It is the delegate’s responsibility to investigate the visa requirements and to apply for a visa, if necessary. For nationals of countries requiring visas, application of the visa must be made ahead of your departure as visas are not issued on arrival. The visas must be affixed in your passport and shown to immigration officials on landing. Applications must be made through South African diplomatic or consular representatives.
To apply for a visa, you'll be required to furnish particular documentation to meet South Africa's visa requirements. See here for a full list: www.dha.gov.za/index.php/immigration-services/apply-for-a-south-african-visa.
If you are subject to visa requirements, you should apply for your visa at least four week before your departure for South Africa. Do not leave until you know your application has been successful. Visas are not issued at South African ports of entry, and airline officials are obliged to insist on visas before allowing passengers to board. If you arrive without a visa, immigration officials will refuse you entry to South Africa and place you on a return flight to your country.
Additional questions can be sent to our Visa Team at [email protected].
There are 11 official languages spoken in South Africa and many unofficial ones.
English is the official language of business, politics and media, but on South Africa's streets you'll find a heady mix of languages spoken from all over the world, most notably Africa, Europe and Asia.
Most South Africans are multilingual and often mix languages together so you'll hear IsiZulu, for example, peppered with English or Afrikaans phrases.
But tourists need not be concerned. English is widely spoken throughout most of South Africa save for some very rural areas.
The units of measurement used in South Africa are metric - road distances are measured in kilometres, petrol in litres and solid food in grams.
National and international calls
To make an international call from South Africa, dial 00, followed by the country code of the country you wish to call, followed by the relevant area code (if there is one), followed by the phone number.
To make a national call in South Africa, dial 0, followed by the phone number.
If you're calling from outside South Africa, simply use the international dialling code +27.
Security and safety
South African safety precautions are not unlike those recommended when travelling to other countries and major cities.
Important South African safety advice includes whether alone or accompanied, avoiding deserted areas, especially after dark, securing valuables such as photographic equipment and wallets on your person; and leaving expensive, flashy jewellery in your hotel safe while out and about.
Other safety precautions you may want to consider include:
- Locking valuables and luggage away in the car boot while travelling (never leave handbags or cameras on car seats)
- Being vigilant of your luggage and other belongings (never leave them unattended).
- Storing valuables in your hotel safe.
- Limit the amount of money you carry on your person. Also, don't accept offers of assistance at ATMs and keep your pin numbers secure.
- When using a credit card in restaurants, ask the waiter to bring a portable credit card machine to your table. Report stolen or lost cards immediately.
- Carry a current road map with you. If you're in any doubt about a place you wish to visit or how to get there, have a word with your hotel concierge first or contact the National Tourism Information and Safety Line on 083 123 2345 for assistance.
- Only use reputable tour operators and travel and transport services. If you're not sure, ask your hotel to recommend a service provider for you.
- In rural areas, watch out for wild or farm animals - road signage will warn you when you need to take care.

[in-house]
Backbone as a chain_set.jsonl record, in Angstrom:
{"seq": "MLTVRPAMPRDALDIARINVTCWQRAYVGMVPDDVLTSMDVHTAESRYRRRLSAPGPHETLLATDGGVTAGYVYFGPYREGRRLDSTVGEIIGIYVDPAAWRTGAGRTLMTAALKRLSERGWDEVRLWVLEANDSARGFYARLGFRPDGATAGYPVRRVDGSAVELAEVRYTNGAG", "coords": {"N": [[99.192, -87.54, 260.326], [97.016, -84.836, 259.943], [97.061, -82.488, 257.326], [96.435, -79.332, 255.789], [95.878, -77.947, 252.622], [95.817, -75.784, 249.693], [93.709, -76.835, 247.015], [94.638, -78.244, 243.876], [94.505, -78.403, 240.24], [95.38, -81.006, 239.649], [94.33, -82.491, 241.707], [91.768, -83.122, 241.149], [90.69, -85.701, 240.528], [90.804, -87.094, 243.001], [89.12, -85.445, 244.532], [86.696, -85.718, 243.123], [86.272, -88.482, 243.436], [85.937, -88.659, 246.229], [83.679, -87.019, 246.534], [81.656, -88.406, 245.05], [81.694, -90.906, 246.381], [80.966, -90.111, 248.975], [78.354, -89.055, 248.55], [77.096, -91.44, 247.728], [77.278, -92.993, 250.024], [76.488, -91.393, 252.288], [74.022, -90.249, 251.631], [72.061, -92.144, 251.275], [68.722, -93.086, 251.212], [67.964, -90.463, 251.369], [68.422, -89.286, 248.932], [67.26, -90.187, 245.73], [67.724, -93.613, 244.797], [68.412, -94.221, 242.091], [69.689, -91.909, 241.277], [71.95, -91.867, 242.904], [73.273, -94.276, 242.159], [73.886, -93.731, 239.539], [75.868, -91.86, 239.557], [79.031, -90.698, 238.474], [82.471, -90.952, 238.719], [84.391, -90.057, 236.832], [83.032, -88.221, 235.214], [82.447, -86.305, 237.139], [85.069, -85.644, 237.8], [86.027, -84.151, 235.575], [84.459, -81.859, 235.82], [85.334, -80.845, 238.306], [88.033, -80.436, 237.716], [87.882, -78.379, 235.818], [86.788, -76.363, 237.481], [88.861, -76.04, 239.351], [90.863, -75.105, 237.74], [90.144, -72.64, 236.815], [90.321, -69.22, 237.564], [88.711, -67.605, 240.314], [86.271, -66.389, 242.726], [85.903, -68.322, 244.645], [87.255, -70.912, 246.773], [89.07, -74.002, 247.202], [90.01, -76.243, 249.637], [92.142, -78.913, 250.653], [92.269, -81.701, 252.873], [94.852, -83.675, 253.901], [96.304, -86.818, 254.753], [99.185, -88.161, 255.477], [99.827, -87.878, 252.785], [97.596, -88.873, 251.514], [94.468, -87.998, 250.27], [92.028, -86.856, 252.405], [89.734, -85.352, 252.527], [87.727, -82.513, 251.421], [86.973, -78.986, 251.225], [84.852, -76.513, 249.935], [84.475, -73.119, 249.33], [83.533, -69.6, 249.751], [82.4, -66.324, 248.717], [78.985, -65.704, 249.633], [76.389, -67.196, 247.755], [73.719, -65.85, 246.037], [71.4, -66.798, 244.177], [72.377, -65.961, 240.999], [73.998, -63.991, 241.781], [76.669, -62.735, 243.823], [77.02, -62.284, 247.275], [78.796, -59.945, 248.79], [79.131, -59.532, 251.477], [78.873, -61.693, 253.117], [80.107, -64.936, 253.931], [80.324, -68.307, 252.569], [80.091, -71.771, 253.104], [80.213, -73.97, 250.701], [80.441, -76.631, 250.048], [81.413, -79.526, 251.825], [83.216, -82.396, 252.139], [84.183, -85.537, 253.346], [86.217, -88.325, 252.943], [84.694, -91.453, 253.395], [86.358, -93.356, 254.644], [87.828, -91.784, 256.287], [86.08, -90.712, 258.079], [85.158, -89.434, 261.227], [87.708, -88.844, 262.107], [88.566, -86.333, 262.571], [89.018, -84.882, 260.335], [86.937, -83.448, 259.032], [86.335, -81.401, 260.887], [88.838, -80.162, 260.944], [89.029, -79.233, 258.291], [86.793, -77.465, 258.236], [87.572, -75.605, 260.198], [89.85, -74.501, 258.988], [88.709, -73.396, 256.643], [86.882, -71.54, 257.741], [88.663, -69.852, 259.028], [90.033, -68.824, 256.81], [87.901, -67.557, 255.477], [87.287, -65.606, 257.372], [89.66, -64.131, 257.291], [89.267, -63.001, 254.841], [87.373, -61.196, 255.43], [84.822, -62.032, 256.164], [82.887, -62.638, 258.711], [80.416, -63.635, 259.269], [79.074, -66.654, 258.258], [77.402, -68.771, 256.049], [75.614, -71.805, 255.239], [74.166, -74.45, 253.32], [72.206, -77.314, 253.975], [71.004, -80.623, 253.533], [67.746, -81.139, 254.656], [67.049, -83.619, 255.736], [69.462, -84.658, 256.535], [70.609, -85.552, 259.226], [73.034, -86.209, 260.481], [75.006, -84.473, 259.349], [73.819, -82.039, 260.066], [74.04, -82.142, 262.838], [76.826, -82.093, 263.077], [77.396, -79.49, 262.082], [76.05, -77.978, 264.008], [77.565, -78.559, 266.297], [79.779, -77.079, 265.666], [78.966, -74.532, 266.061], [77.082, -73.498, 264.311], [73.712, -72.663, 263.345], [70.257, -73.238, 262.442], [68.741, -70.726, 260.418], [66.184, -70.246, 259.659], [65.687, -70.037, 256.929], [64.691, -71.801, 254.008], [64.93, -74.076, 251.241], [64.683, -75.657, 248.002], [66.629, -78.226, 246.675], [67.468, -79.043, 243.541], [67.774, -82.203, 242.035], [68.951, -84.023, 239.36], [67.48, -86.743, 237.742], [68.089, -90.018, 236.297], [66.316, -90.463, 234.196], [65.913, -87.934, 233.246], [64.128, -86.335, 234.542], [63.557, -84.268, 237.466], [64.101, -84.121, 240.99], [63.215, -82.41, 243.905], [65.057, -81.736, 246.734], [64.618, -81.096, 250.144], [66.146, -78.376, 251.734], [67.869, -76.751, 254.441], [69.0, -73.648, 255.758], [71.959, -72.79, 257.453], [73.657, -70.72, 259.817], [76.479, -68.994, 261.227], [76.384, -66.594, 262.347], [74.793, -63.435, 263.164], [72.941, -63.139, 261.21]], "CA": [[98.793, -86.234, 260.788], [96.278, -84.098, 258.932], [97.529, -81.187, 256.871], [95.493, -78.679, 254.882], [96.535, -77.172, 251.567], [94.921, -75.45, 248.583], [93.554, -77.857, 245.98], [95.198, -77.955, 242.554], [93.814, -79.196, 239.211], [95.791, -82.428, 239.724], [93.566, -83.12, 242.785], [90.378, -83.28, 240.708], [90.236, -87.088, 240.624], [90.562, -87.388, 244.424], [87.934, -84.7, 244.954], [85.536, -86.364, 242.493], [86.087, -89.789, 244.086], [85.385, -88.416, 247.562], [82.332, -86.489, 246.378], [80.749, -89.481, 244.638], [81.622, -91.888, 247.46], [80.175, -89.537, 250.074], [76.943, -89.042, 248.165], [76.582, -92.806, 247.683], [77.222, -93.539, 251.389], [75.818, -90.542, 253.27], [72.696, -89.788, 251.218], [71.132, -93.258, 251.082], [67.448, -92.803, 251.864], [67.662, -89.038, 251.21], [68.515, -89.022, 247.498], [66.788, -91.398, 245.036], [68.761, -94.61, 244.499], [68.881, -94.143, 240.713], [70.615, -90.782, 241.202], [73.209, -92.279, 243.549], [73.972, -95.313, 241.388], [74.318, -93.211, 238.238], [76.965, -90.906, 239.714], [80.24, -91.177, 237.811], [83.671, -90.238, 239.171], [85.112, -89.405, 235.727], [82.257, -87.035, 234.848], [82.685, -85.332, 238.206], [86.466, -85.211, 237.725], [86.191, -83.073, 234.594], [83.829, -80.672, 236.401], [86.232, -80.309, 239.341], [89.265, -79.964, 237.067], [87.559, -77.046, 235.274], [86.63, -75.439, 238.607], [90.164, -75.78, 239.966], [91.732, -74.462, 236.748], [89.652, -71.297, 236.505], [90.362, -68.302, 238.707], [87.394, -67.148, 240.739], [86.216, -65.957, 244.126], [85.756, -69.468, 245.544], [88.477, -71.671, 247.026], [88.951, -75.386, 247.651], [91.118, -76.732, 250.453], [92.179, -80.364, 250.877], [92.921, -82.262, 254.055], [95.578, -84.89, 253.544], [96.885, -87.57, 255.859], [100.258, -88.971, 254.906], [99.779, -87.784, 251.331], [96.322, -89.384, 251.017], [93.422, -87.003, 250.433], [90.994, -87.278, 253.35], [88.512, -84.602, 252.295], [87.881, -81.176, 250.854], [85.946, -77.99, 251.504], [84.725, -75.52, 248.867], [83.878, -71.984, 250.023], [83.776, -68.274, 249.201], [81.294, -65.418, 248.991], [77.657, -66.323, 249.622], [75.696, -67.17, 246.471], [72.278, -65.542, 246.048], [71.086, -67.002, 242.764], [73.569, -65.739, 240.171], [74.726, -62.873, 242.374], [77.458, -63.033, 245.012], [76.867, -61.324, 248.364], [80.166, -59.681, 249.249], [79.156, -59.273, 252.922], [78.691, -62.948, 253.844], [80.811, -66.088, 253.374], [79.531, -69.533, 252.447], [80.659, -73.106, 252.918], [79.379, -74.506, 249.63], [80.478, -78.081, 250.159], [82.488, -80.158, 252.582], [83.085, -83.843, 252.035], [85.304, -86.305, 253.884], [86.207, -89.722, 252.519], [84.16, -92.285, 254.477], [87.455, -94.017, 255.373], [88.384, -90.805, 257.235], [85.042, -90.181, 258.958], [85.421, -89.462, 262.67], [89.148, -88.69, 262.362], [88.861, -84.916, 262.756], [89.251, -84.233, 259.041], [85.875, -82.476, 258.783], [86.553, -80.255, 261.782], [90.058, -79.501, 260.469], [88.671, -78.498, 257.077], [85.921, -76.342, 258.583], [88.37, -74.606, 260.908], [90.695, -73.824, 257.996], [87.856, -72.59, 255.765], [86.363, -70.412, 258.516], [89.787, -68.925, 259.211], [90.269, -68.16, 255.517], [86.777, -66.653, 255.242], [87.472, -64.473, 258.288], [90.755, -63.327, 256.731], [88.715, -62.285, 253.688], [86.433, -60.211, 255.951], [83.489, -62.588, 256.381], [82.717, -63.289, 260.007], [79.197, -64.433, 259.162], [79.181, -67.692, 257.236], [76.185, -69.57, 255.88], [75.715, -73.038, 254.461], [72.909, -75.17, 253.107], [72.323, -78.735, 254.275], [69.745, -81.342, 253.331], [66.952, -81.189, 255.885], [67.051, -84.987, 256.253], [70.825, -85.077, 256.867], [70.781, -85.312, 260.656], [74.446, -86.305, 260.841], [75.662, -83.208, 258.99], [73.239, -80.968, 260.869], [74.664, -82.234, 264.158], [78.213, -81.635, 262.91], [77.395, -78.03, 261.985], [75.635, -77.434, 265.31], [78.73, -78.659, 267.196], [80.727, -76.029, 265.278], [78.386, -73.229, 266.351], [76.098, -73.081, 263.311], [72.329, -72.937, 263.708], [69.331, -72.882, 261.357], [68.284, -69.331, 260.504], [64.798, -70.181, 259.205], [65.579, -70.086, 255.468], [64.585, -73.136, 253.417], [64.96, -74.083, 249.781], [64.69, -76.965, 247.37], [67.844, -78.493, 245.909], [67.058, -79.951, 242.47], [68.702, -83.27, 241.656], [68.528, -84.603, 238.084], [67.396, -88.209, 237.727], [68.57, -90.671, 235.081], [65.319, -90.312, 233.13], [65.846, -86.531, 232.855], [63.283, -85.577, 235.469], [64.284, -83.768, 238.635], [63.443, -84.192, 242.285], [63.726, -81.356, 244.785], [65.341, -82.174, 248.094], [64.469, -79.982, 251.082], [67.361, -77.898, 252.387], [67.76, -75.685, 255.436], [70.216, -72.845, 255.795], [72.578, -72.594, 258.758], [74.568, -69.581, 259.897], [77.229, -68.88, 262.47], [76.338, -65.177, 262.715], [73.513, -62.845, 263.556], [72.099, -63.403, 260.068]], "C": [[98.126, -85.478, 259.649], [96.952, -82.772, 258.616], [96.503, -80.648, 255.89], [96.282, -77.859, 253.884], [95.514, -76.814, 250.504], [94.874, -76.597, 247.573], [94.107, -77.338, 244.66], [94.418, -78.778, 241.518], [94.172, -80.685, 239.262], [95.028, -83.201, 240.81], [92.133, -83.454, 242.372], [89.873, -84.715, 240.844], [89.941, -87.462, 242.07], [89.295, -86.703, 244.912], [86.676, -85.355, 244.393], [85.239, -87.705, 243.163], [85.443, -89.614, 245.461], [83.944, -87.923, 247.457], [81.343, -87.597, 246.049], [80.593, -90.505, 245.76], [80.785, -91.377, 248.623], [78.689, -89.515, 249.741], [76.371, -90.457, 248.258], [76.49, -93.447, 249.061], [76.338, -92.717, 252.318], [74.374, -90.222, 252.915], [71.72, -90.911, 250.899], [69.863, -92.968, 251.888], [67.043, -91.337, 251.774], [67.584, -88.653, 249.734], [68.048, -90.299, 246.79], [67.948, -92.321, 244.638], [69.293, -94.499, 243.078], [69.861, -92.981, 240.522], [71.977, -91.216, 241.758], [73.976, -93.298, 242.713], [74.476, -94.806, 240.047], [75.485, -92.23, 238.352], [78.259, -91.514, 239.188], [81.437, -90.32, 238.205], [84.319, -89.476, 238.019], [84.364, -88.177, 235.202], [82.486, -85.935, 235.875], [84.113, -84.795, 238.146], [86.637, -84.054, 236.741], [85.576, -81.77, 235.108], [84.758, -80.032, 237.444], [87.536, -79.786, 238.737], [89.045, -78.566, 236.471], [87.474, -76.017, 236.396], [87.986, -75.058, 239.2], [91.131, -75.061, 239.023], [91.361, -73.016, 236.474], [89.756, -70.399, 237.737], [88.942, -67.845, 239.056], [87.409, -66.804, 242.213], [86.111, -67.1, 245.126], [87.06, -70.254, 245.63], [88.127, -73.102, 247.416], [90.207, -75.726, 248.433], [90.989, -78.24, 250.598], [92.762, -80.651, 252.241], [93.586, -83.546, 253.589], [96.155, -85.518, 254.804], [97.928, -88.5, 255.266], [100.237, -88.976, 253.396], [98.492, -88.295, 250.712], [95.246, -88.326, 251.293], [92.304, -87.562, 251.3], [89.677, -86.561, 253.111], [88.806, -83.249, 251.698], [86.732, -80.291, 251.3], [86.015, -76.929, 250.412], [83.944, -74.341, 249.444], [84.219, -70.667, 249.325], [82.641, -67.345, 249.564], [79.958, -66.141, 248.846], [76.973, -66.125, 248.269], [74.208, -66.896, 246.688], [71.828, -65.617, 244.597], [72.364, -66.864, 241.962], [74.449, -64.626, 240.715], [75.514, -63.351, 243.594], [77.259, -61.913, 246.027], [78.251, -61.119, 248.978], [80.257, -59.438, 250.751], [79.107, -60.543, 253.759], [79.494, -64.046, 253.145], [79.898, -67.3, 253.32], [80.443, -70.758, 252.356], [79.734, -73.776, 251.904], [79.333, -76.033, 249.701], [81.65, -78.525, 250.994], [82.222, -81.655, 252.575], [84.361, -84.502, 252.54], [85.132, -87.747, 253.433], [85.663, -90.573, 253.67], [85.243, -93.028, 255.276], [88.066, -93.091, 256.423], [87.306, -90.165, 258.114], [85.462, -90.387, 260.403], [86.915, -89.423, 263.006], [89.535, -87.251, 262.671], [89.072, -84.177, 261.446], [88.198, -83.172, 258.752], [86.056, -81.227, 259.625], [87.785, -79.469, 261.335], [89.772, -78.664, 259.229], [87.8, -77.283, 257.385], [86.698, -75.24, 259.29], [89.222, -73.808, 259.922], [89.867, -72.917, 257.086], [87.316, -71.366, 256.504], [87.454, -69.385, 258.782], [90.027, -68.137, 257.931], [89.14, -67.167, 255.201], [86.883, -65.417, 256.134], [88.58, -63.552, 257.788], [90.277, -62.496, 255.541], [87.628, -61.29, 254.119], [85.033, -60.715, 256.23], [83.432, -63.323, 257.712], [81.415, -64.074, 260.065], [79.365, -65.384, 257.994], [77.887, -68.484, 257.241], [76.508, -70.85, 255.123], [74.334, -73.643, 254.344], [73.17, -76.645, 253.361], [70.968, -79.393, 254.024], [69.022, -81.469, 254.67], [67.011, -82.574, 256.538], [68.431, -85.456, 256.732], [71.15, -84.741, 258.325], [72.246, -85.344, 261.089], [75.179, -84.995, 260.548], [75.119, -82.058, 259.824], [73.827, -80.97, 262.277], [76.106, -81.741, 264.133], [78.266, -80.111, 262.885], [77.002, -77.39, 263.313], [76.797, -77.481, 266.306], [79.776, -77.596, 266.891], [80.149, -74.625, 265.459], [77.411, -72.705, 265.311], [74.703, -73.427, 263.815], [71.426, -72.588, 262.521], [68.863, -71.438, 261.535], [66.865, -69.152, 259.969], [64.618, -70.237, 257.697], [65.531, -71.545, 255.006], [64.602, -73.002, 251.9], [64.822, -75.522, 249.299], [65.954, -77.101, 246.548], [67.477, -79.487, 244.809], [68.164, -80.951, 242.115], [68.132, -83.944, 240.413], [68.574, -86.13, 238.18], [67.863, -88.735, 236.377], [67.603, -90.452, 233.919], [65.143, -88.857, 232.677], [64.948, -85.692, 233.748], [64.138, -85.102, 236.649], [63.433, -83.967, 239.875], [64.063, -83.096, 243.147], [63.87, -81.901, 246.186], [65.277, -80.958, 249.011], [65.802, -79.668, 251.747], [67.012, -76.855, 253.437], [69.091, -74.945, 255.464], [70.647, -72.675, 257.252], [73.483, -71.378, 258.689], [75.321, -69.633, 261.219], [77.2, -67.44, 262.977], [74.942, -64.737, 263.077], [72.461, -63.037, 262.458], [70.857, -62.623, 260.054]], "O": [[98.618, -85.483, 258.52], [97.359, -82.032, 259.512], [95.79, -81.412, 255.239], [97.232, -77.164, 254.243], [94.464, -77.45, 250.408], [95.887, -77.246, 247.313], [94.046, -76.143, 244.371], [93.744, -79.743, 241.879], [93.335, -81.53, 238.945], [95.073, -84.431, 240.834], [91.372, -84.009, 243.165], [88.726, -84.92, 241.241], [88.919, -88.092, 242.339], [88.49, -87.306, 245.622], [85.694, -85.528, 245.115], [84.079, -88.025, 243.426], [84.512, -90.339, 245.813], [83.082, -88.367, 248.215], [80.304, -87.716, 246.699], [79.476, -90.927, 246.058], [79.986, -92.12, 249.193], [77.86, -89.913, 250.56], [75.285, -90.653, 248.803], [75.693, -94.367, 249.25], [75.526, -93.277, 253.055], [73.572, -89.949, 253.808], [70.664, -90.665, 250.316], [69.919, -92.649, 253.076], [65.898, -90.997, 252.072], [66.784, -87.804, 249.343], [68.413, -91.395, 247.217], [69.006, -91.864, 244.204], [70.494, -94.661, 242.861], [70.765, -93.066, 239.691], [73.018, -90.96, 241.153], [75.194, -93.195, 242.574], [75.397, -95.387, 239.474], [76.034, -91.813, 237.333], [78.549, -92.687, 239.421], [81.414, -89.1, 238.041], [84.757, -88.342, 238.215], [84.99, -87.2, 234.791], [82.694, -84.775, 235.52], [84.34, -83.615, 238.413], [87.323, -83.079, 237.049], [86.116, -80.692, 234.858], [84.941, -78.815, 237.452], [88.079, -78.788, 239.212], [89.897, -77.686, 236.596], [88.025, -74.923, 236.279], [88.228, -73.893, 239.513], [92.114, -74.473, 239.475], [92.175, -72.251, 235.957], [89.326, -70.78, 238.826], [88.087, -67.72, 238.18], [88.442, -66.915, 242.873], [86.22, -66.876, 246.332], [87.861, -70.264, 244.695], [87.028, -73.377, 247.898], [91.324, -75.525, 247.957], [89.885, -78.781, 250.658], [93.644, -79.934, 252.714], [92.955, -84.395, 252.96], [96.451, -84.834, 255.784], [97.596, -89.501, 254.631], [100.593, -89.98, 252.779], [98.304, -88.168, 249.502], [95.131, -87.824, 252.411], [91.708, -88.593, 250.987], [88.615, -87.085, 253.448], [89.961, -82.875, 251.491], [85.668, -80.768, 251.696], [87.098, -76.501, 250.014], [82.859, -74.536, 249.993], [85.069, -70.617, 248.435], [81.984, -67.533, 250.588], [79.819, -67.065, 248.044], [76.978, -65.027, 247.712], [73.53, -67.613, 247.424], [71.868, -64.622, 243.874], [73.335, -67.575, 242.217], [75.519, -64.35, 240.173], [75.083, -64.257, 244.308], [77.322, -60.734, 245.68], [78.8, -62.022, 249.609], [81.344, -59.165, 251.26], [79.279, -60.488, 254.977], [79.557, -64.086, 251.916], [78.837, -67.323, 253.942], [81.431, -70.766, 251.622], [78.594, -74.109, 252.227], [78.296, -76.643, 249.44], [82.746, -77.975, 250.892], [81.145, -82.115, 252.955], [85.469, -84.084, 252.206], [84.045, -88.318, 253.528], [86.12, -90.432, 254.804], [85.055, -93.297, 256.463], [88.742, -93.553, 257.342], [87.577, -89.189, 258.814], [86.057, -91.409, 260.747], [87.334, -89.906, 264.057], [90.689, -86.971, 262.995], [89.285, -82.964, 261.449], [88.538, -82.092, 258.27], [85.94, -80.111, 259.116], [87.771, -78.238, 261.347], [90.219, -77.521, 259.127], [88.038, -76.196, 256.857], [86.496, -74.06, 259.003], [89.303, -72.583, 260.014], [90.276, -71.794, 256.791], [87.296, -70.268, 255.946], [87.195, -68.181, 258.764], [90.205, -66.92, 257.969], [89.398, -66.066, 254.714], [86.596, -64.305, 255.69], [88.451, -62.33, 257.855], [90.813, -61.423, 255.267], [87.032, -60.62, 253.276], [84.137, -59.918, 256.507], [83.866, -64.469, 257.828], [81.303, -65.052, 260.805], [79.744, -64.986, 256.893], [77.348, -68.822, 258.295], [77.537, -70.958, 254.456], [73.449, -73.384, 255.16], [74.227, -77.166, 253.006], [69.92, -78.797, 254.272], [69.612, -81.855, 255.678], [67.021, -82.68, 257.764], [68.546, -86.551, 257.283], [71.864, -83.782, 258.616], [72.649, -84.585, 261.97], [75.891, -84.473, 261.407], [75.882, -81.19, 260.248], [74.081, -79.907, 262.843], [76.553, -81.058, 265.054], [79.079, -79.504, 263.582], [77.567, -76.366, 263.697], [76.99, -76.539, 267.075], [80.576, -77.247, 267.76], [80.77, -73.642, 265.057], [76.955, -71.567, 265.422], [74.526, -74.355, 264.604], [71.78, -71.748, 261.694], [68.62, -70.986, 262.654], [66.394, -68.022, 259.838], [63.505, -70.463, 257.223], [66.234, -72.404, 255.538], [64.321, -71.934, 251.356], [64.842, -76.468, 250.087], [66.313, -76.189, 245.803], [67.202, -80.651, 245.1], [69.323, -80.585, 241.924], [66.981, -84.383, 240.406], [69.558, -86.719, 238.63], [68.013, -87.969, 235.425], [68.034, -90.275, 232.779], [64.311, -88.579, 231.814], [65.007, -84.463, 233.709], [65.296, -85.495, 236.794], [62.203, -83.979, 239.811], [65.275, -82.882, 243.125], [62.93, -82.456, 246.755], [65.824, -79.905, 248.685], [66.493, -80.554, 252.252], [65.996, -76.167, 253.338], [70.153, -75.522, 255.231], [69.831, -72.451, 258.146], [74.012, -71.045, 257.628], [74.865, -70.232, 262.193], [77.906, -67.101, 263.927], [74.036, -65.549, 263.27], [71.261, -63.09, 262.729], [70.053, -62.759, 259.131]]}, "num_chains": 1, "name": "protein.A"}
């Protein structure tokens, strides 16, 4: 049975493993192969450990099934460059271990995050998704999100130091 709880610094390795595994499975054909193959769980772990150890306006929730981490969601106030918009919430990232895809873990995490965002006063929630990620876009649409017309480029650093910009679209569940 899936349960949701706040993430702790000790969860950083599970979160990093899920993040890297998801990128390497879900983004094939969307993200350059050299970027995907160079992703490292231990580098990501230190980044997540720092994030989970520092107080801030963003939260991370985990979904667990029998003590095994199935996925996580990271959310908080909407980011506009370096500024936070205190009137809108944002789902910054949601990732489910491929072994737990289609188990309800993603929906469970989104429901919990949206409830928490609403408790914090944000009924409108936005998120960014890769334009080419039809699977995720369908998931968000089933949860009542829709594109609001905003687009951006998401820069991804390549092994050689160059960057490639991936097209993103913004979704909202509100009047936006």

- If you intend travelling to malaria areas, take the necessary prophylaxis before you leave home.
Smoking is banned in both public places and in partially enclosed public places such as covered patios, verandas, balconies, walkways and parking areas, as well as smoking in cars where there are children under the age of 12 present. There are stiff penalties associated with anti-smoking legislation in South Africa, including hefty fines for both the smoker and venue operator. Be aware that smoking is banned on all domestic flights in South Africa; in all airport terminals; in all restaurants, pubs and offices with no designated smoking areas; on all public transport; in cinemas and shopping malls; and even in some hotel rooms (check on booking).
Durban is on South Africa Standard Time (SAST), which is UTC +2:00 and shares the same offset as a number of time zones that are under different names, including Central European Summer Time (CEST) and Central Africa Time (CET). South Africa does not observe Daylight Saving Time in 2016.
You can see Durban's time in relation to most cities on the globe by visiting www.timeanddate.com/worldclock/south-africa/cape-town.
Most retail purchases carry a VAT levy of 14%, which is refunded to foreign tourists at departure points, subject to stipulated amounts spent, completion of the necessary forms, and presentation of original tax invoices.
Tipping in South Africa is widely practised. In restaurants and bars, 10% to 15% is the accepted tipping standard. The going rate for porters at airports is between R5 and R10 per piece of luggage. Hotel porters usually expect a tip of R10 to R20 per porter service. Others who also receive tips include tour guides and taxi drivers.
Yellow fever entry requirements
South Africa's yellow fever vaccination requirements policy has been reviewed.
As of 1 October 2011, South Africa requires all travellers journeying from yellow fever risk countries to show proof of yellow fever vaccination by means of a valid yellow fever certificate.
This also applies to those who have transited through a yellow fever risk country.
The certificates, which are valid for the life of the person vaccinated, must be approved by the World Health Organization, and should be administered at a yellow fever approved vaccination centre at least 10 days before departure to South Africa, as the vaccine only offers protection 10 days after administration.
Failure to produce a valid yellow fever vaccination certificate at a South African port of entry could lead to refusal of entry, or quarantine until the traveller’s certificate becomes valid. Quarantine will not be longer than 6 six days.
For a full list of countries for which a yellow fever vaccination certificate is required for entry, see here: www.southafrica.net/za/en/travel-tips/entry/travel-tip-yellow-fever-entry-requirements.